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A French New Wave

Surfer scene inspires hot-weather fashions that leave the cliches behind


PARIS--The world capital of fashion has a "Blue Crush" on surfing.

Like the all-girl surfing movie that washed over screens this summer, fashion for the hot months of next year is riding a wave of ocean-inspired fashion. As nine days of nonstop fashion shows end here today, many designers endorsed the "sports" in sportswear but skipped the predictable interpretations.

The California surfer's sleek wetsuit is the latest image to inspire designers, but don't expect to see a revival of Hawaiian-print shirts and board shorts. Spring's trends are an odd assortment of military looks, romantic blouses, punk-rock accents and miniskirts and shorts. Still, the inventor of sexy, neoprene swimwear, Body Glove designer Robin Piccone of Los Angeles, should be feeling confident of her place in fashion history with these Parisian trendsetters following in her sand-and-saltwater footsteps.

When Chanel designer Karl Lagerfeld sent out a finale of double-C logo surfboards, kites, swim fins and a host of rubber accessories, fashion needed no other endorsement to jump into the water. Unlike Nicolas Ghesquiere at Balenciaga earlier this week, Lagerfeld avoided literal riffs on wetsuits for daytime wear. Instead, he added the surprise of a neoprene jacket to the largely black, white and pale-pink classic sportswear. His new swimwear features cheeky, low-cut boy-shorts and a host of accessories, including rubber Chanel bags and loads of logo-stamped gear--just the thing to aid civil disputes. Maybe if swimmers toted statusy Chanel surfboards and swim fins past Malibu mogul David Geffen's property, he'd never have fought public access to the beach below his home.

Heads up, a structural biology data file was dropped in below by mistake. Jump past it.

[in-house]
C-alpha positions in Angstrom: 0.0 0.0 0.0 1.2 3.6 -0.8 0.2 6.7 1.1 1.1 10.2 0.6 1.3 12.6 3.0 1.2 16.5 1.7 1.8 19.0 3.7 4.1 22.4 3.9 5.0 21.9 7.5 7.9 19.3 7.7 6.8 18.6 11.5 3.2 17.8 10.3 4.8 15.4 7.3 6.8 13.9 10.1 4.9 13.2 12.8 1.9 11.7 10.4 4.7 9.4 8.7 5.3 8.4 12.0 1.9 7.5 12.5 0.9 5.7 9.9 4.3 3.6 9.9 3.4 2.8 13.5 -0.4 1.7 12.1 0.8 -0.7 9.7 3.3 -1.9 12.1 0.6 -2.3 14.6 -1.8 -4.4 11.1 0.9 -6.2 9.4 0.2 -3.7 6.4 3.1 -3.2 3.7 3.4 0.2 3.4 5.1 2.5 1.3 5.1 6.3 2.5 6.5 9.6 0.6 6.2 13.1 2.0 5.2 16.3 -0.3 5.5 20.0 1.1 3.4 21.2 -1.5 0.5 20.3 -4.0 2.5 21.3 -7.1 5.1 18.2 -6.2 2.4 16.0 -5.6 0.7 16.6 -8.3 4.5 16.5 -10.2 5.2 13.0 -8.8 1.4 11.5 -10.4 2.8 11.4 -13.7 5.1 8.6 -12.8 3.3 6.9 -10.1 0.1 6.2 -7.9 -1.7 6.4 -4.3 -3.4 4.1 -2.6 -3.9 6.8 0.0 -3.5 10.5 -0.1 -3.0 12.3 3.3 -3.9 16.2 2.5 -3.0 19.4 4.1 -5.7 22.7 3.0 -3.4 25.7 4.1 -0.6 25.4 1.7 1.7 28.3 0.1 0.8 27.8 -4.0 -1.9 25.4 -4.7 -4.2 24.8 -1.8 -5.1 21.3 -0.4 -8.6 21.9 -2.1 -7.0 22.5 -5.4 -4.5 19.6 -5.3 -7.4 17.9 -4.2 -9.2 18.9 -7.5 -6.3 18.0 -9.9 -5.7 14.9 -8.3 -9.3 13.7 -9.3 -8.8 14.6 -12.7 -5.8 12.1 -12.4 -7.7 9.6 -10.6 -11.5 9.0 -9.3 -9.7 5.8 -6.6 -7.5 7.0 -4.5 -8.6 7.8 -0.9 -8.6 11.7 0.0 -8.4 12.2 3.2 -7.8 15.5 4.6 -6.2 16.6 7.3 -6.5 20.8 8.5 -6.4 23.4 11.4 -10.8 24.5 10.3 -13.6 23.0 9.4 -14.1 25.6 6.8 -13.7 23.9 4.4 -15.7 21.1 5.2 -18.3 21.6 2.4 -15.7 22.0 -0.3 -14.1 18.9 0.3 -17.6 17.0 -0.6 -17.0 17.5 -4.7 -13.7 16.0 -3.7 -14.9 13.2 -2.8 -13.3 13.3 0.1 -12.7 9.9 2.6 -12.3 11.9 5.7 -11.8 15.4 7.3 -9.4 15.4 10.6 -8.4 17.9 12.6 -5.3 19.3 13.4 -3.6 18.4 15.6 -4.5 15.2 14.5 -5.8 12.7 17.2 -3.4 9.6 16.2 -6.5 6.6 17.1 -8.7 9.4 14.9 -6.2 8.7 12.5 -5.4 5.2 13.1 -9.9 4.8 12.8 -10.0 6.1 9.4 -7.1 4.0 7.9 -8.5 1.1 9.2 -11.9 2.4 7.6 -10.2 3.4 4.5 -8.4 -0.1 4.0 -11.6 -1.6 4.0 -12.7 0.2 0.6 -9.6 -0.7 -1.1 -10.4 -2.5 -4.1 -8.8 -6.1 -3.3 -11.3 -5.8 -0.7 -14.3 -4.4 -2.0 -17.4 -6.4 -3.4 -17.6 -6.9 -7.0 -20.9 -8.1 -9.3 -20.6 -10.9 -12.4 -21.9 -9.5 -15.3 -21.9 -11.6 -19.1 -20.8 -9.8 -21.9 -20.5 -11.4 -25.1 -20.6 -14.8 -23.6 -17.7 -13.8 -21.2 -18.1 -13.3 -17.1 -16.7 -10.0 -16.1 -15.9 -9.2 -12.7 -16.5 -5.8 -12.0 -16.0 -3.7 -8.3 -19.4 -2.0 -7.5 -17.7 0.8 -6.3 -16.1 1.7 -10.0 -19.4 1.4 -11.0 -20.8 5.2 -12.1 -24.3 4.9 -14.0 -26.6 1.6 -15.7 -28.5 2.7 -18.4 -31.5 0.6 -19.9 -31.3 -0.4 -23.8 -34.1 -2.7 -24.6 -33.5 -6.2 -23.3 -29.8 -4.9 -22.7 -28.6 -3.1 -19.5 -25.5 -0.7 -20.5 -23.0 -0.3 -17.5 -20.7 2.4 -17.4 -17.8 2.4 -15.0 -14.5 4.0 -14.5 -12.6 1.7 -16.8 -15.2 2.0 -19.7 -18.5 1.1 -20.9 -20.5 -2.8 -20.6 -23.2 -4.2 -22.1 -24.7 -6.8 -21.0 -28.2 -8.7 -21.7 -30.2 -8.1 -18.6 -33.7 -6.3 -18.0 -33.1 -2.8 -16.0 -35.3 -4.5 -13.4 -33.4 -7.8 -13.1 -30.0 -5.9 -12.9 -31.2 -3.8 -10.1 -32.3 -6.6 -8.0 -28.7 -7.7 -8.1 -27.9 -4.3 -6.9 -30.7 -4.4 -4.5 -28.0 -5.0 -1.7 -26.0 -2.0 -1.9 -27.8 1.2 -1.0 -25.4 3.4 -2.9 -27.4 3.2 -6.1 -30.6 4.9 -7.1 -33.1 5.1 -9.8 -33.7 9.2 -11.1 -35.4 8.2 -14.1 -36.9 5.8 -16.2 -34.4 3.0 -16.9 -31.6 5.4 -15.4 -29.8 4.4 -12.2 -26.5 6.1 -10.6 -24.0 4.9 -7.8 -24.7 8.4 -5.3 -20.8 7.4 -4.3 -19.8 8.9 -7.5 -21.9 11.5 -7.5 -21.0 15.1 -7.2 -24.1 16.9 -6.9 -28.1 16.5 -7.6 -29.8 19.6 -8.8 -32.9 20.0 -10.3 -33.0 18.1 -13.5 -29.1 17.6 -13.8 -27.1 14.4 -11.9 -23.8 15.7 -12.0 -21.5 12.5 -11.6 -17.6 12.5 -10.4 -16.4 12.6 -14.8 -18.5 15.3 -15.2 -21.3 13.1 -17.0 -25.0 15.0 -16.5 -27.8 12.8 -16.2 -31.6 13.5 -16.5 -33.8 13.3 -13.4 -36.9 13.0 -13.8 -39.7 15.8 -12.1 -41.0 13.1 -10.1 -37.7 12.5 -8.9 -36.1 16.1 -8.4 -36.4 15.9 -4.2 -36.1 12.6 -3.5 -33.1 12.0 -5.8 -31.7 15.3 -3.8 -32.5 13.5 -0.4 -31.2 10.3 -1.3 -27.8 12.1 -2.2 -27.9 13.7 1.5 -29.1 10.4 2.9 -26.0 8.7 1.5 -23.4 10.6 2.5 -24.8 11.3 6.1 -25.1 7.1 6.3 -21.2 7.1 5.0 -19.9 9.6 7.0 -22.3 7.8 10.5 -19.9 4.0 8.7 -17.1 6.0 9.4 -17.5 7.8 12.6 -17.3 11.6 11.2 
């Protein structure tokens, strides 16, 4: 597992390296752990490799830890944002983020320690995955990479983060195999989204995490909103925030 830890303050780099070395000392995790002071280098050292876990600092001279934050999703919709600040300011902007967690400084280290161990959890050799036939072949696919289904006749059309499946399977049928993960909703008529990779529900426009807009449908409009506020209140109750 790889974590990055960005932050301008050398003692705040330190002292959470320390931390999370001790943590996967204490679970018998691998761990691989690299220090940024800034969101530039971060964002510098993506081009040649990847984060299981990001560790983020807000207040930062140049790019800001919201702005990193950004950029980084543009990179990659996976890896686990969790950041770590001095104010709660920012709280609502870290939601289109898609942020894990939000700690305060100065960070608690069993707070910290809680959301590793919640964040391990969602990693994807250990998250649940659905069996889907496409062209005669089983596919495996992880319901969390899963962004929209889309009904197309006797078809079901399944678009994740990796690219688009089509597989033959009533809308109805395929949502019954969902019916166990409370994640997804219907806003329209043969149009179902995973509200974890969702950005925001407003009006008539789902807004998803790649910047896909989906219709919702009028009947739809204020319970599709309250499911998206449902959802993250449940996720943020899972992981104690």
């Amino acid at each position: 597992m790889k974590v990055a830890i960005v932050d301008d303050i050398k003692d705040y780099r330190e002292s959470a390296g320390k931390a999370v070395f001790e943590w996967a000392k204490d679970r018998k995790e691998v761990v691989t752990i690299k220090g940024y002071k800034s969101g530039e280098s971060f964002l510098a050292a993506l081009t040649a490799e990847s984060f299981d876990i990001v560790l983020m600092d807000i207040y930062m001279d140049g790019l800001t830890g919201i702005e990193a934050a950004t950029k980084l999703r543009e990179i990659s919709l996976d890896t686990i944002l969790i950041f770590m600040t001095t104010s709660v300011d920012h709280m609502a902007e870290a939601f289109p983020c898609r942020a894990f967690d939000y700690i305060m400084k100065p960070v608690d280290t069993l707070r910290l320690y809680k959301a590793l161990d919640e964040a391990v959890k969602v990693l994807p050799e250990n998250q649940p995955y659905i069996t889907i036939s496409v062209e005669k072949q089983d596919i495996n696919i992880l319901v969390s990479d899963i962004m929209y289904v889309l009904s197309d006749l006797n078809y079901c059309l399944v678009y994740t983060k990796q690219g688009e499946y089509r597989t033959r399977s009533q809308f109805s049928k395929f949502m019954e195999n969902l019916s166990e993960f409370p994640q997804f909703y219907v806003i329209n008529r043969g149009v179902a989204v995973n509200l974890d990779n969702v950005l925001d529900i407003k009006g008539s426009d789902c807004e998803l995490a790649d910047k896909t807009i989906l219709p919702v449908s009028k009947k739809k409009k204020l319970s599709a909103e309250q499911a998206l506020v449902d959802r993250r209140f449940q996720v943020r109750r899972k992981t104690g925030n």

Most of those tres chic deep-sea accessories will probably be on the wish lists of Chanel loyalists, said Catherine Kiek, director of the Beverly Hills boutique.

"I hope we'll get a couple of those surfboards," she said, knowing from past experience that the Chanel logo can sell everything from motorcycle helmets to furry apres-ski boots.

The sizable collection played to an international audience of buyers whose biggest challenge will be paring down the choices. They can select from ruffled micro-minis, chiffon gowns with trains and a new high-waist silhouette. After 20 years of tweaking the famous Chanel signatures, Lagerfeld hasn't run out of ways to update the collarless chenille jacket, the swags of pearls and chains and the image of Mademoiselle Coco herself. With a punk-rock bent, he put her image on medallions linked to chain belts slung low and heavy. Coco's silhouette was woven into sweaters and her face printed on the kind of round pins that punkers once stabbed through their motorcycle jackets.

Lagerfeld still cuts a lean, mean Chanel jacket, but he's not about to miss the wave of big shapes that's come ashore. With rows of tucks on each side of the hip, Lagerfeld debuted an extra-wide-leg pant and full miniskirt, along with an up-to-the-bust, high-waist pant and skirt.

Though most jackets and sweaters are narrow and trim, Lagerfeld unveiled a Chanel jacket shape with broad shoulders.

Tom Ford at Yves Saint Laurent also squared out the shoulders, sometimes in a neat, ladylike jacket, or even in a beaded, square-shoulder cape worthy of Liberace. It wasn't Vegas flash that Ford was after, but the surrealism of Salvador Dali, with a little help from the YSL archives and Sigmund Freud. Ford's sexual preoccupation took on a literal translation that poured right onto the surface of clothes. Jacket fronts were darted and tucked into rosette nipples, silk flowers bloomed from bust lines like giant pasties and seams outlined panty shapes on leather skirts. The blouses with an X-ray spine etched into them were fun in a Halloween kind of way.

But the question of the evening was just what makeup product colored the models' nipples purple, brown or black, which were then intentionally framed by plunging, off-kilter necklines? (Paint, we're told.) Is that why "Purple Haze" rang throughout the show? Though the trapunto stitching that swirled into bosoms on a mauve satin coat was wonderfully wicked, it is the designer equivalent of the classic Harley-Davidson T-shirt that reads, "Put something exciting between your legs." Not subtle, and surely Ford can do better.

At least Ford charted a new direction for the sex obsession that has seen latex skirts, bondage-strap pants, fetish-worthy high heels and bold lingerie pop up on many runways here. If it's latex you want, West Hollywood, not Rodeo Drive, is your destination.

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